From 1919 to 1942, Rajagopalachari was on anyone's list of five or six leading figures of the Indian National Congress. Referring to a Congress plenary held, while Gandhi was in prison, in Gaya in Bihar in 1922, where Rajagopalachari's debating skills turned the tables on numerous opponents of satyagraha, Prafulla Chandra Ghosh, later a chief minister of West Bengal, would say, "Mr. Rajagopalachari became the leader of the Congress at Gaya" (Gandhi, p. 80).
Responding in 1927 to a question asked in Karaikudi in Madras province, Gandhi observed that Rajagopalachari was his "only possible successor" (Gandhi, p. 103). In 1930 Rajagopalachari led a defiant and strictly nonviolent "salt march" to Vedaranyam on South India's east coast that wiped out, as the Raj privately acknowledged, any "sense of devotion to the Government" in the Tamil country (Gandhi, p. 123). This was followed by a fresh satyagraha campaign in 1932 and another in 1933, the year in which Rajagopalachari's link with Gandhi was buttressed by the marriage of his youngest daughter, Lakshmi, to Gandhi's youngest son, Devadas.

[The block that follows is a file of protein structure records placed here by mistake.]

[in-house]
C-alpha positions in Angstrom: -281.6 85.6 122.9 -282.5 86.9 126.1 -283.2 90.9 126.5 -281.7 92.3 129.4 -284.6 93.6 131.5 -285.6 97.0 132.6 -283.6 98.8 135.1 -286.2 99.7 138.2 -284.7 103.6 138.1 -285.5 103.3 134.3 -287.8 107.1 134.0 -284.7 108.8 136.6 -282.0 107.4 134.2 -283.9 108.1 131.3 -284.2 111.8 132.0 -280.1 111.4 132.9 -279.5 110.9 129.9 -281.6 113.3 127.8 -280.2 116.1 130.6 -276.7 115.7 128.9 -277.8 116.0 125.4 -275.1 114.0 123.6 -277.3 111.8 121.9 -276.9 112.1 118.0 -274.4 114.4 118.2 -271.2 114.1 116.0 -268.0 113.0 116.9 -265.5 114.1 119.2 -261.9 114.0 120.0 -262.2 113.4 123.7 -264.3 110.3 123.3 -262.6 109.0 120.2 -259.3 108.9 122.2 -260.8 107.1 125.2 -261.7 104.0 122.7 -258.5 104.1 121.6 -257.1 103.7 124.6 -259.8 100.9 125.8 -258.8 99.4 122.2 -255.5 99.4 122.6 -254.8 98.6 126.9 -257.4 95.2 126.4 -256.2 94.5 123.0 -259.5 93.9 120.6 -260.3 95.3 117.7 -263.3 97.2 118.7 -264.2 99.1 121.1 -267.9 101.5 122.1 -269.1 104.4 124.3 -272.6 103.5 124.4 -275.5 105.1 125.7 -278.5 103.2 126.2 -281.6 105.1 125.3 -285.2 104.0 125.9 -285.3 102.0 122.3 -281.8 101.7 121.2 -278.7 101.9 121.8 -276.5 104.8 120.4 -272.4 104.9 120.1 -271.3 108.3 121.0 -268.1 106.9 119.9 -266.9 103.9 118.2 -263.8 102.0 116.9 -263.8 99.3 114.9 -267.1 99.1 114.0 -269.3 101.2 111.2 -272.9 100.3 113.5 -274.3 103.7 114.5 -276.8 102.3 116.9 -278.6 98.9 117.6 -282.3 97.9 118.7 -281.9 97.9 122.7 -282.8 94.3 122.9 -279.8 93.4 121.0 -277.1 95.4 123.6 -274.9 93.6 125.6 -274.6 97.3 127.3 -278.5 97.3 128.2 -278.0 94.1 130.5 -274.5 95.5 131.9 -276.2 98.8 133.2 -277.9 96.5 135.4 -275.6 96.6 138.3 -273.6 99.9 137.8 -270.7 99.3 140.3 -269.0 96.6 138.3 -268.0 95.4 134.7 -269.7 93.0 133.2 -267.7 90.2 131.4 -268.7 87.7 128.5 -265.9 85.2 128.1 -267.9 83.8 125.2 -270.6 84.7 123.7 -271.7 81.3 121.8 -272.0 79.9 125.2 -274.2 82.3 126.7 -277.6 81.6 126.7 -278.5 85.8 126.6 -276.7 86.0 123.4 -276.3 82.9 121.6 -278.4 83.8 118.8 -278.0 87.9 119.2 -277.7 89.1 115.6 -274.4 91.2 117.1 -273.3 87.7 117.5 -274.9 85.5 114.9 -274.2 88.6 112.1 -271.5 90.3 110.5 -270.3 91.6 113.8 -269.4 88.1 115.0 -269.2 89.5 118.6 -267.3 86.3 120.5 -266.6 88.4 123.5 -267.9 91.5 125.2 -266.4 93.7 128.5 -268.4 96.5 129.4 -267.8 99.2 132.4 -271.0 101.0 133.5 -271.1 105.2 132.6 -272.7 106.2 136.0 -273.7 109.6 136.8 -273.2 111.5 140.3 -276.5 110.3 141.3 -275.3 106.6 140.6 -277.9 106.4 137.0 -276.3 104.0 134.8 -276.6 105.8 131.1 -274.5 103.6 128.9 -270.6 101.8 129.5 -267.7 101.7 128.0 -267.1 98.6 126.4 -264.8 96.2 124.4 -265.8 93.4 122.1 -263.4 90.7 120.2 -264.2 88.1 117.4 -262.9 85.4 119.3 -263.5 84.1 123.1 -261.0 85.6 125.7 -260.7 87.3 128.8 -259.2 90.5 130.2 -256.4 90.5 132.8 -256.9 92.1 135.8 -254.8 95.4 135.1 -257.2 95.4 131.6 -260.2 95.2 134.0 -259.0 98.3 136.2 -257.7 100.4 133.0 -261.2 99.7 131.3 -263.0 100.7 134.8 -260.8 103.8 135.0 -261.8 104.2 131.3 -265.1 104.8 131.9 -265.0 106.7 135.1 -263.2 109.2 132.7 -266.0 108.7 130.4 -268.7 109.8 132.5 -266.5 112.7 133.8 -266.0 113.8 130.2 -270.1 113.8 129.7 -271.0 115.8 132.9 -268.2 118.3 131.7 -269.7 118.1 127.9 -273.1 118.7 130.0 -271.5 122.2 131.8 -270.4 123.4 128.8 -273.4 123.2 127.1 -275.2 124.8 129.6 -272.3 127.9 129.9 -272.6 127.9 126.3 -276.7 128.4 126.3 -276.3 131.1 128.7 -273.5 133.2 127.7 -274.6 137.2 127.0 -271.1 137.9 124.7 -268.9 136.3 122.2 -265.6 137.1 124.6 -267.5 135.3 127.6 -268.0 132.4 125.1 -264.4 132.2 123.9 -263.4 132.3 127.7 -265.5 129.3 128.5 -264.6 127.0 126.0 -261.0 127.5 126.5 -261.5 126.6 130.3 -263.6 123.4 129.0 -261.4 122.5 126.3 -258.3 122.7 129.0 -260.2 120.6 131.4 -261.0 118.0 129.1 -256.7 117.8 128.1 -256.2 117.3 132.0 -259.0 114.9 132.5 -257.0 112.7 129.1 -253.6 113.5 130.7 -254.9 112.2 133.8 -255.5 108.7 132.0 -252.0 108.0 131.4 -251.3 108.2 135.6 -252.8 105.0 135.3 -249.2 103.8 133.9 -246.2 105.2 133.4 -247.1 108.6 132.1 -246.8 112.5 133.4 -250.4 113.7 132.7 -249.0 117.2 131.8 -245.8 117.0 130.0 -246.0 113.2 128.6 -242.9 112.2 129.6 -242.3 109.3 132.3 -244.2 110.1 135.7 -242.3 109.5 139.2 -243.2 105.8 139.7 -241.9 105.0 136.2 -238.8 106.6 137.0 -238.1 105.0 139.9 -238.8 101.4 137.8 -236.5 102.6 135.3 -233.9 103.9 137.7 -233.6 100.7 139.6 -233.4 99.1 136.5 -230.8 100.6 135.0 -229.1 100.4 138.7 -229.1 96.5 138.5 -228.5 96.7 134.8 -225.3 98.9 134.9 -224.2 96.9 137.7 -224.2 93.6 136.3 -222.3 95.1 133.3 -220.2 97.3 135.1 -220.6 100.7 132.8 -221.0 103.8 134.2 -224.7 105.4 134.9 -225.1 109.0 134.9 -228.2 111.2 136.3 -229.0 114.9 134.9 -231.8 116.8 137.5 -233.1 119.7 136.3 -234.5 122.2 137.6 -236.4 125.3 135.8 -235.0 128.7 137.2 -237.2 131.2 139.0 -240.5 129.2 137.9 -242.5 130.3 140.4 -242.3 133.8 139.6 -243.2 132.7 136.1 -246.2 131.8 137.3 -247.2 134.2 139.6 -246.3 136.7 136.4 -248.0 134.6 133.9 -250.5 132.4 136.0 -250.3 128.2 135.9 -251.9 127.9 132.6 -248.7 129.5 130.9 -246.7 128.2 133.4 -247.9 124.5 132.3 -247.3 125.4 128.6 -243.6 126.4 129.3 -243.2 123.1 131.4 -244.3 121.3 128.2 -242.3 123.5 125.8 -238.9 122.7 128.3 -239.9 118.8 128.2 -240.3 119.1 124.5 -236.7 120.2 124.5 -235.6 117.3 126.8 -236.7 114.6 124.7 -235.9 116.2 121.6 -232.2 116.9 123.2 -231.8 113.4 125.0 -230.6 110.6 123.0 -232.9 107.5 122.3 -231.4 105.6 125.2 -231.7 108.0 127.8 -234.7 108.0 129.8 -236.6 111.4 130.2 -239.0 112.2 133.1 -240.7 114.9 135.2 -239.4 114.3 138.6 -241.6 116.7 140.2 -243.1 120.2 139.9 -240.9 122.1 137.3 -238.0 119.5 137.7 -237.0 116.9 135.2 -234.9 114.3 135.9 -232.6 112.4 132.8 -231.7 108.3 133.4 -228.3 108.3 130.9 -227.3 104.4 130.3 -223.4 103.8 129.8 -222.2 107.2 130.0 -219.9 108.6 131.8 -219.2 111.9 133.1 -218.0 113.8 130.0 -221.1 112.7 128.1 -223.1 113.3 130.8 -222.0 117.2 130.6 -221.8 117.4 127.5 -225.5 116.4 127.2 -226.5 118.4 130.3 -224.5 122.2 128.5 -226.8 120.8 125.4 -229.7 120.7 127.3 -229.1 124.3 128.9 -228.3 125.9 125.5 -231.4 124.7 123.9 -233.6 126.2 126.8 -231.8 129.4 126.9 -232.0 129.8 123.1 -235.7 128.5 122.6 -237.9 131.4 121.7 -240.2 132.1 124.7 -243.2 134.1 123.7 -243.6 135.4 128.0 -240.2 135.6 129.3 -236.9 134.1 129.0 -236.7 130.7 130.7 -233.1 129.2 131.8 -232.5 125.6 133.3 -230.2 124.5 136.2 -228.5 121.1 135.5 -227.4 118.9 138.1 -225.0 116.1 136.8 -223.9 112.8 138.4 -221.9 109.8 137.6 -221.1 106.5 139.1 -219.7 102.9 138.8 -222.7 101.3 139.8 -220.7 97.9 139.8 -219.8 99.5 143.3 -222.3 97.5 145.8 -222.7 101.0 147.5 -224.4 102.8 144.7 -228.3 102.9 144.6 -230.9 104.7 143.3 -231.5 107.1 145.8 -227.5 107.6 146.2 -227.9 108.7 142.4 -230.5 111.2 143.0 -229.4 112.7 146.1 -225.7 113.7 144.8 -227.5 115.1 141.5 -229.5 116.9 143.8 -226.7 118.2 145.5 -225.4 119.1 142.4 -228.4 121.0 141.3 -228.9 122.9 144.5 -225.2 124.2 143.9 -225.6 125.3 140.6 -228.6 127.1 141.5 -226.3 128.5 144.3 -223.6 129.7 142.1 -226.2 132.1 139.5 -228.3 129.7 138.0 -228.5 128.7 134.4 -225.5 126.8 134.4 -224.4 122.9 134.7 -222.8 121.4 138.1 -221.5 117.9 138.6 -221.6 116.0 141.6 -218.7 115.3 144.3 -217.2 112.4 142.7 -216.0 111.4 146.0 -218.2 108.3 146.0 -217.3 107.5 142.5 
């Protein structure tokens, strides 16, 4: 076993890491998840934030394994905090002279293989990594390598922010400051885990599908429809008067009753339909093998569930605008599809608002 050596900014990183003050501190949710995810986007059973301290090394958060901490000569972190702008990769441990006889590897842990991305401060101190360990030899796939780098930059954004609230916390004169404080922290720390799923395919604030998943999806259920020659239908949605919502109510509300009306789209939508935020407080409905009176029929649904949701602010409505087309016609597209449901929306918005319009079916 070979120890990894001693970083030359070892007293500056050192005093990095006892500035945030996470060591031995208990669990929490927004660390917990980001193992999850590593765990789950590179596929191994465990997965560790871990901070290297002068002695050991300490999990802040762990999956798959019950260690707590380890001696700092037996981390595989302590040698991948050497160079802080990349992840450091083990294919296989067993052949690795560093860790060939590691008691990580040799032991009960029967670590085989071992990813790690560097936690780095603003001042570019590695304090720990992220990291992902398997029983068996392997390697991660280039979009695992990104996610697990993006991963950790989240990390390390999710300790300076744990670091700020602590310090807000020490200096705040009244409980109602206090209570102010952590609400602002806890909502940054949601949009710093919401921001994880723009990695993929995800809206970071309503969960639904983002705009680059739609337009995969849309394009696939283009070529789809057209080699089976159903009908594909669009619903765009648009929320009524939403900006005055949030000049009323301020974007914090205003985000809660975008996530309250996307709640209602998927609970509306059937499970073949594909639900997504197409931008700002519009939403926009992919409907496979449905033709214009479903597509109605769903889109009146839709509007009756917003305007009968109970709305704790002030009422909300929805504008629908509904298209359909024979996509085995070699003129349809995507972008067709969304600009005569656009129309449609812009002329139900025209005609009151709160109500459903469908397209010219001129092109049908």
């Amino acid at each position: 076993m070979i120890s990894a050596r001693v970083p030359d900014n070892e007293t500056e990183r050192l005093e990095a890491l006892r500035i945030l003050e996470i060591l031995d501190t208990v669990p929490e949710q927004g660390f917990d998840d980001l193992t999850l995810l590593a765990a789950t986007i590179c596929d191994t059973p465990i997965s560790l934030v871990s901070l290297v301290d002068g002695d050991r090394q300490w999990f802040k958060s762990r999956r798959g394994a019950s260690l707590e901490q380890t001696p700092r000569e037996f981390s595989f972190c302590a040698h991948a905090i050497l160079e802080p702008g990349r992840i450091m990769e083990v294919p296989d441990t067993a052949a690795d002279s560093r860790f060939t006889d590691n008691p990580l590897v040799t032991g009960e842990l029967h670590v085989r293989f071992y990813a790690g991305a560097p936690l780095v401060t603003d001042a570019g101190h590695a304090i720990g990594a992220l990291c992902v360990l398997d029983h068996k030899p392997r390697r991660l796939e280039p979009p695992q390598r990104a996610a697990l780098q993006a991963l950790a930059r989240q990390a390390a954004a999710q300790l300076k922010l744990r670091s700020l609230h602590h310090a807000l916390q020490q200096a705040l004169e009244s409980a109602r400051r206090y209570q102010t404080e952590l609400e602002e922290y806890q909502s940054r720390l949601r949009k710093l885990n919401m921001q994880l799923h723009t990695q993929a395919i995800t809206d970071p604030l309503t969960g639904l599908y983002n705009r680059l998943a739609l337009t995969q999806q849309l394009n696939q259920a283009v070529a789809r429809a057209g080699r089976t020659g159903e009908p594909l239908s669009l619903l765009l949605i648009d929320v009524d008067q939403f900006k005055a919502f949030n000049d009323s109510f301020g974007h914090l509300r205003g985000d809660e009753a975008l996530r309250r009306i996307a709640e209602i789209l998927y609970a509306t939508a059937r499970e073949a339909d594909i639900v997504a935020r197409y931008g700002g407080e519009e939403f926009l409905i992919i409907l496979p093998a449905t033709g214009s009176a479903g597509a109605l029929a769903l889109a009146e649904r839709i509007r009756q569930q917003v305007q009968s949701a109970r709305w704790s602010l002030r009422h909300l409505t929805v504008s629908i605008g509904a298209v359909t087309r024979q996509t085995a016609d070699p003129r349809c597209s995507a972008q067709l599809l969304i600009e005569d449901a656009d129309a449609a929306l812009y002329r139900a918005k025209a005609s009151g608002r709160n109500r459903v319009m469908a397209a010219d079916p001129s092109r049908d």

In the mid-1930s, Rajagopalachari played a major role in a switch in Congress strategy from satyagraha to measured cooperation with the Raj's political reforms. After elections held in the first half of 1937, Congress ministries took office in eight provinces, and Rajagopalachari found himself prime minister of the extensive Madras presidency, stretching from the Bay of Bengal to the Arabian Sea.
British civilian and police officers who had earlier monitored, curbed, or jailed Rajagopalachari were now his subordinates, though the British governor of Madras, Lord Erskine, held reserve powers and could block or even remove his premier. Rajagopalachari charmed the officers and also the governor, who, however, thought that his premier, radical in some areas but conservative in others, was "an odd mixture" whose "main object in life" seemed to be to "get India back to what it was in the days of King Asoka" (Gandhi, p. 179).